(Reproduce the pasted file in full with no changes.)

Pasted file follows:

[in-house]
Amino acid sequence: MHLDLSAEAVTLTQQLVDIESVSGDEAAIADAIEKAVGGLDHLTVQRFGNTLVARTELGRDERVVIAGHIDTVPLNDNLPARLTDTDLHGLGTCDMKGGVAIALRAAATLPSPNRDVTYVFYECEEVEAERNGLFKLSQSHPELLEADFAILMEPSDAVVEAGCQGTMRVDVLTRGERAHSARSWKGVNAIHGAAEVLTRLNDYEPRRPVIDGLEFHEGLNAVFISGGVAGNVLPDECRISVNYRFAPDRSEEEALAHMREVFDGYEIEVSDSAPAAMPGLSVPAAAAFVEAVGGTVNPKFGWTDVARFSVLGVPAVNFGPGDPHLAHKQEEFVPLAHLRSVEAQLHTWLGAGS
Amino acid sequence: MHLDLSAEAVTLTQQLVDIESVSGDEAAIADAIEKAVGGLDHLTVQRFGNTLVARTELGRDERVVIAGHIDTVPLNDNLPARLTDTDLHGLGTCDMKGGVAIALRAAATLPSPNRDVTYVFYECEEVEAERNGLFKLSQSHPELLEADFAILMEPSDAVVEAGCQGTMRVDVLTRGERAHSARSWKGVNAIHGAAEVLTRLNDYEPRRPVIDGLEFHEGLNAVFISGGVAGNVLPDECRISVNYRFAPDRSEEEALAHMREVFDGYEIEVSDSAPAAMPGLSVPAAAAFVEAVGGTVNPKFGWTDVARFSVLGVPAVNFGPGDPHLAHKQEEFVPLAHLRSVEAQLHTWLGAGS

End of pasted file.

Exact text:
[in-house]
Amino acid sequence: MHLDLSAEAVTLTQQLVDIESVSGDEAAIADAIEKAVGGLDHLTVQRFGNTLVARTELGRDERVVIAGHIDTVPLNDNLPARLTDTDLHGLGTCDMKGGVAIALRAAATLPSPNRDVTYVFYECEEVEAERNGLFKLSQSHPELLEADFAILMEPSDAVVEAGCQGTMRVDVLTRGERAHSARSWKGVNAIHGAAEVLTRLNDYEPRRPVIDGLEFHEGLNAVFISGGVAGNVLPDECRISVNYRFAPDRSEEEALAHMREVFDGYEIEVSDSAPAAMPGLSVPAAAAFVEAVGGTVNPKFGWTDVARFSVLGVPAVNFGPGDPHLAHKQEEFVPLAHLRSVEAQLHTWLGAGS
Amino acid sequence: MHLDLSAEAVTLTQQLVDIESVSGDEAAIADAIEKAVGGLDHLTVQRFGNTLVARTELGRDERVVIAGHIDTVPLNDNLPARLTDTDLHGLGTCDMKGGVAIALRAAATLPSPNRDVTYVFYECEEVEAERNGLFKLSQSHPELLEADFAILMEPSDAVVEAGCQGTMRVDVLTRGERAHSARSWKGVNAIHGAAEVLTRLNDYEPRRPVIDGLEFHEGLNAVFISGGVAGNVLPDECRISVNYRFAPDRSEEEALAHMREVFDGYEIEVSDSAPAAMPGLSVPAAAAFVEAVGGTVNPKFGWTDVARFSVLGVPAVNFGPGDPHLAHKQEEFVPLAHLRSVEAQLHTWLGAGS